Against the Current, No. 44, May/
The Great Shrinking Stimulus
— The Editors
Single-Payer Health Care, A Matter of Survival
— Rick Wadsworth
A Physician Looks at the Health Care Struggle
— an interview with Susan Steigerwalt
Ramyah: Arabs in Isrrael Resist Bulldozers
— Maxine Kaufman Nunn
Review Essay: Cuba's Precarious Revolution
— Christopher Phelps
Why Somalia Is Starving
— Andy Pollack
Haiti, Clinton and the Movement
— an interview with Cecilia Green
Haiti: Living Under State Terror
— Ethan Casey
The Rebel Girl: Pro-Choice Vs. Terrorism
— Catherine Sameh
Random Shots: Words of Wisdom for 1993
— R.F. Kampfer
- Reflections on Socialism After the USSR
What Will Russia's Workers Do Next?
— Bertell Ollman
Women Under Post-Communism
— Nanette Funk
Hungary: The New Repression
— László Andor
Czechoslovakia: The Crisis of Imagination
— Peter Hudis
The Westerners' Imaginings
— Ellen Poteet
Religious Rebels Then and Now
— Paul Buhle
- In Memoram
Zolton Ferency, 1922-1993
— Regina McNulty
FOR THOSE OF us who work in abortion clinics, the murder of Dr. David Gunn in Pensacola, Florida provokes sadness and fear. For too long we’ve worked with the added job stress of worrying about mail bombs, harassing phone calls, chemical contamination and threat to our lives. We’ve maintained reason in the face of anti-abortion hysteria, and exhausted ourselves providing comfort to women whose anxiety and fear skyrocketed after being harassed by picketers.
The murder of Dr. Gunn crystallizes our worst fears and magnifies this already charged climate. Although the first fatality caused by the anti-abortion movement, the shooting of Dr. Gunn should be viewed not as an isolated incident but as a sort of grand finale to other forms of right-wing violence against abortion providers—particularly full-time clinic staff, most of whom are female, lay health workers.
From setting clinics on fire to pouring toxic chemicals on carpets, thereby causing severe, sometimes permanent damage to facilities and workers, anti-abortion activists have been increasingly resorting to terrorist tactics over the past year, a record year for violence against clinics providing abortion.
Of seventy-seven acts of vandalism in 1992, twelve were fire bombings. In April 1992 a clinic in Ashland, Oregon was closed down after sustaining $250,000 in damages from arson. In June a Redding, California clinic was burned to the ground. With only 17% of all counties in the United States having an abortion provider, the closing of clinics—particularly in rural areas—is a tremendous setback to the pro-choice movement.
Yet as always, voicing our anger at this situation is the easy part. The ever-looming and difficult question remains: What to do? Clearly, thorough investigations into clinic violence must be conducted. To date nothing serious has been done by any local, state or government authorities.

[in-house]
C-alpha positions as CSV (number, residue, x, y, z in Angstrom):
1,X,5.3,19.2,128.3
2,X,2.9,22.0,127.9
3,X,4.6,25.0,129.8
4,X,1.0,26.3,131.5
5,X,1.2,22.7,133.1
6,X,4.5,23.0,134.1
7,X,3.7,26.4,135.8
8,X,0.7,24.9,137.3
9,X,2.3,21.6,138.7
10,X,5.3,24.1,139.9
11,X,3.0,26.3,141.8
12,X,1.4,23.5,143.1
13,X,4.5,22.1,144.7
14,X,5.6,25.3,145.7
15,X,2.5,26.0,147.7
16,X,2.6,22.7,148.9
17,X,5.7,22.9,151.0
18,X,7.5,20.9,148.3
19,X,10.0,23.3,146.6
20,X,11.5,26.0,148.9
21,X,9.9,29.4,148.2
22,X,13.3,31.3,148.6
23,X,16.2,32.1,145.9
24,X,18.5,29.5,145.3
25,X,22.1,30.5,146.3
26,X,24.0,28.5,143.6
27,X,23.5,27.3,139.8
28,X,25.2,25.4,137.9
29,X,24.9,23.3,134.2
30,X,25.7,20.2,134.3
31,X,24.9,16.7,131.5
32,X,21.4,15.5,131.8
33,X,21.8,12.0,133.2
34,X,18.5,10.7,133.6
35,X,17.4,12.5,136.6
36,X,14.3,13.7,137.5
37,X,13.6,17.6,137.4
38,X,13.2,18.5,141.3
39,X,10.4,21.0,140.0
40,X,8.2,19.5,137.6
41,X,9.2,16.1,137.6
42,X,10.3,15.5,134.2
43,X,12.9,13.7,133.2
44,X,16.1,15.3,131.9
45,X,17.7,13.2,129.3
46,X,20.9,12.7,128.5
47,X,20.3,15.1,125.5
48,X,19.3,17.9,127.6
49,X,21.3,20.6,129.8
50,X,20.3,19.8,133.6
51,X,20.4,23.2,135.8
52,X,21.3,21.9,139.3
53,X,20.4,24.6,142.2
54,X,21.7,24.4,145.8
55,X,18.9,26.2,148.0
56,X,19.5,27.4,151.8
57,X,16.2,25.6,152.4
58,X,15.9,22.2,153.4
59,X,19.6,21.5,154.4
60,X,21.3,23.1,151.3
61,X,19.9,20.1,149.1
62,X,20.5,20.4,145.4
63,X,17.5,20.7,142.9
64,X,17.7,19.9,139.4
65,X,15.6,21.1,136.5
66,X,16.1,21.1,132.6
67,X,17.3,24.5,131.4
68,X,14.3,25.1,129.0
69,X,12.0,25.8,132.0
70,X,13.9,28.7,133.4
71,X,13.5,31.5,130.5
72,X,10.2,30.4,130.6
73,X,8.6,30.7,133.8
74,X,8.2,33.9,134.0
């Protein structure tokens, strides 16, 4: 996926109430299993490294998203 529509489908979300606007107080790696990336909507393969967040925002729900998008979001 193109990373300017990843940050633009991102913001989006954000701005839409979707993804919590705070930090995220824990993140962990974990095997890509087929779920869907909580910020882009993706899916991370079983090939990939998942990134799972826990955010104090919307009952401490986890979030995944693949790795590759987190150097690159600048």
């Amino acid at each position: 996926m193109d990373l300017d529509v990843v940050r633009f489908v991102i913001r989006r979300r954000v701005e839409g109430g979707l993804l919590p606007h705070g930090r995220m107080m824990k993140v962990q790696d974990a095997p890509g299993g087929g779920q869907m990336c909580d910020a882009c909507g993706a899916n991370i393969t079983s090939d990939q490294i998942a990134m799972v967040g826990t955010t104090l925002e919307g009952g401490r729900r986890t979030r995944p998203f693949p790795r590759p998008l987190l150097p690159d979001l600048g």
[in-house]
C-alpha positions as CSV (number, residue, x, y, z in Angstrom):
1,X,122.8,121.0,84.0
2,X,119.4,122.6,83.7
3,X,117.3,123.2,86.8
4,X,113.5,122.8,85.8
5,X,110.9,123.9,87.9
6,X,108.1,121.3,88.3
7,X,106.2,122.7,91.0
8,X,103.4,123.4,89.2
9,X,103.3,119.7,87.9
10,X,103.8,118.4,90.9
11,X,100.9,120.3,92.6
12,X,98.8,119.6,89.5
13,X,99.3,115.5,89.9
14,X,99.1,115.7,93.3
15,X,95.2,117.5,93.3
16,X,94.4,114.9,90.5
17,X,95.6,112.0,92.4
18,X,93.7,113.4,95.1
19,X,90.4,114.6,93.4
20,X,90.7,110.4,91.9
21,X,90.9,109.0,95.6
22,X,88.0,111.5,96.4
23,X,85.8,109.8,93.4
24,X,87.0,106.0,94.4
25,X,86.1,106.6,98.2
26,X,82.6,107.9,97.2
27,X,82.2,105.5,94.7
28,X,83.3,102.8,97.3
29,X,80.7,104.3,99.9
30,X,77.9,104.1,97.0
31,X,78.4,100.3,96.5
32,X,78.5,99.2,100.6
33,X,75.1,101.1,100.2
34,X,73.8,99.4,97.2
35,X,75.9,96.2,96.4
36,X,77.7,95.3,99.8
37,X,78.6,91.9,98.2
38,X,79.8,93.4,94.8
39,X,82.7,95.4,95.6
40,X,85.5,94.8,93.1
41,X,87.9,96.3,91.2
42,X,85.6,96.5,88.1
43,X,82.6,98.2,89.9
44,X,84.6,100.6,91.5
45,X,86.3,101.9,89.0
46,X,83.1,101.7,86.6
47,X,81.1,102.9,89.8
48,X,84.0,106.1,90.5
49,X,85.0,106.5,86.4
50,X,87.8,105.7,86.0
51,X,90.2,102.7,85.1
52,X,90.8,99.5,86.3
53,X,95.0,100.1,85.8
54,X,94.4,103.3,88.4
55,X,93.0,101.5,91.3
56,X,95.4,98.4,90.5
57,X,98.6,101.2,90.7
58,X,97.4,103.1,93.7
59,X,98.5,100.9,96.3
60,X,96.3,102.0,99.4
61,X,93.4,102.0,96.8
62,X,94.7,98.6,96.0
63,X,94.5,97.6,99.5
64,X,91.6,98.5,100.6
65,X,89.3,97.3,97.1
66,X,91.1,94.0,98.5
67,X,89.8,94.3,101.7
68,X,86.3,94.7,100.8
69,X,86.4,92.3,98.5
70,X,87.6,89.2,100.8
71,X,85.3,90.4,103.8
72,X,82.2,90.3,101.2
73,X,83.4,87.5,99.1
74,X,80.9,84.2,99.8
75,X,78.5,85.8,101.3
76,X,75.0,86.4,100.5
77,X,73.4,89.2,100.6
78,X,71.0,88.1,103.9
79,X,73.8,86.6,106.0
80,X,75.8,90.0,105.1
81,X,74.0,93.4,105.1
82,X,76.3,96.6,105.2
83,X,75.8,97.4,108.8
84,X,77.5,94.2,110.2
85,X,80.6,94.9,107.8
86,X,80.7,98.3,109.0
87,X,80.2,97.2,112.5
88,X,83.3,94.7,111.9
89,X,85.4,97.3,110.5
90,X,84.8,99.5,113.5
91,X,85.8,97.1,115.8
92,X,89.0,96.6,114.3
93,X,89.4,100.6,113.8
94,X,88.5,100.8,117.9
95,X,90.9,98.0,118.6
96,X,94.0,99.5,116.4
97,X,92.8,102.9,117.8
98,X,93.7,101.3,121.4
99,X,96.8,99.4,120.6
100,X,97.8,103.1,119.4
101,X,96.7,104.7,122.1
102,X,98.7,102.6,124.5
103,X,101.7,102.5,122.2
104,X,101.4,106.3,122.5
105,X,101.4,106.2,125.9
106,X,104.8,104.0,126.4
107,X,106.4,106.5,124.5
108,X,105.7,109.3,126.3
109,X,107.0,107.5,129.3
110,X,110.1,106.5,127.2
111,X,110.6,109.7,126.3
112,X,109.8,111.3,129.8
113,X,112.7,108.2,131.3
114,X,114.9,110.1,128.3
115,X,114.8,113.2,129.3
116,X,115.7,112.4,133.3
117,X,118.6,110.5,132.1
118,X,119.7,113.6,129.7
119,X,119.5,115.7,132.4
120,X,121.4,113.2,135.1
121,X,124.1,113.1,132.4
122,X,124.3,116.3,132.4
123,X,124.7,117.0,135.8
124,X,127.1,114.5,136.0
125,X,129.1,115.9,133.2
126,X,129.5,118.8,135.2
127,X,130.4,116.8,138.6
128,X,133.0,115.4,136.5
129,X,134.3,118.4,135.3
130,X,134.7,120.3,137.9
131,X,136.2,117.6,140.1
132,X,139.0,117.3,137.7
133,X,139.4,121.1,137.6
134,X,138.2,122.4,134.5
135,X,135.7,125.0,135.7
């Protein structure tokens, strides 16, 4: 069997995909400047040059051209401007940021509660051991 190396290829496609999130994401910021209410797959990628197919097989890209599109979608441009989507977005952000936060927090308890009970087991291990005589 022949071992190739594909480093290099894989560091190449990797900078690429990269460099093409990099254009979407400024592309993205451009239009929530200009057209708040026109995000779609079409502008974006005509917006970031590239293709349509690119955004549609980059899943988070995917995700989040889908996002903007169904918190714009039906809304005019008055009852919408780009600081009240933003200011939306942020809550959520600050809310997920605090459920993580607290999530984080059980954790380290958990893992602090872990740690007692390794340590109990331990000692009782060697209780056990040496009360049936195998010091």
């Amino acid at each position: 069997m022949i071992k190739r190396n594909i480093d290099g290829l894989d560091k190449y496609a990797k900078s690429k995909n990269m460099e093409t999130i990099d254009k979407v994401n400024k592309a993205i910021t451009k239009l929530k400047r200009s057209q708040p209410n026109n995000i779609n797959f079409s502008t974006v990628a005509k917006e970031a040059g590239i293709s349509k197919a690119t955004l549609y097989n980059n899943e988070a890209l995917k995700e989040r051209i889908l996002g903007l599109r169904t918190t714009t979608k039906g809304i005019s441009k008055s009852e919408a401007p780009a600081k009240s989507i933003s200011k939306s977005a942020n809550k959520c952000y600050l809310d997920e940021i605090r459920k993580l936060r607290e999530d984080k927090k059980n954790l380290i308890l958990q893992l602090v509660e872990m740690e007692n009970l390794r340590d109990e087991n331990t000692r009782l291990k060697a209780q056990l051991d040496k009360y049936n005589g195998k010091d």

On the other hand, all this talk about the police and FBI makes me extremely nervous, though I understand and echo the desire for greater “protection” against right-wing harassment and outright violence.
We can never guarantee that the “good people” in such authoritarian and often brutal institutions such as the police force, the FBI and the government will be on “our” side. We need only look at the recent history of anti-racist and anti-war movements in this country to see that for such authorities, “terrorist activism” can mean a very broad range of political protest carried out by any group they deem “dangerous.” State institutions have targeted vibrant movements that fundamentally challenged the status quo.
There are no easy answers to such alarming problems as clinic violence. As health workers “on the front lines,” we do want protection from harassment and danger—for our clients and for ourselves. Clinic workers and reproductive rights activists should use this opportunity to debate and discuss organizing strategies for keeping abortion clinics open and safe.
We need to build community support for greater access to abortion and within the context of a larger struggle for accessible, quality health care for all. We should link up with all groups working for greater access for poor and young women, and women of color, who suffer the most when all health care—abortion included—is denied. Moreover, we should fight state regulations that prohibit nurse practitioners and physician assistants from doing abortions and demand that every medical school train resident physicians to do the procedure. The more health care providers willing and able to perform abortions, the less vulnerable they as individuals will be.
Now, more than ever, we need to take the offensive and build on the legacy of the women’s health movement. We should resist the urge to turn inward out of fear, and instead build a broad-based movement that is alive, grassroots-based, and multidimensional enough to offer protection in the strength of its numbers and the power of its unity.
May-June 1993, ATC 44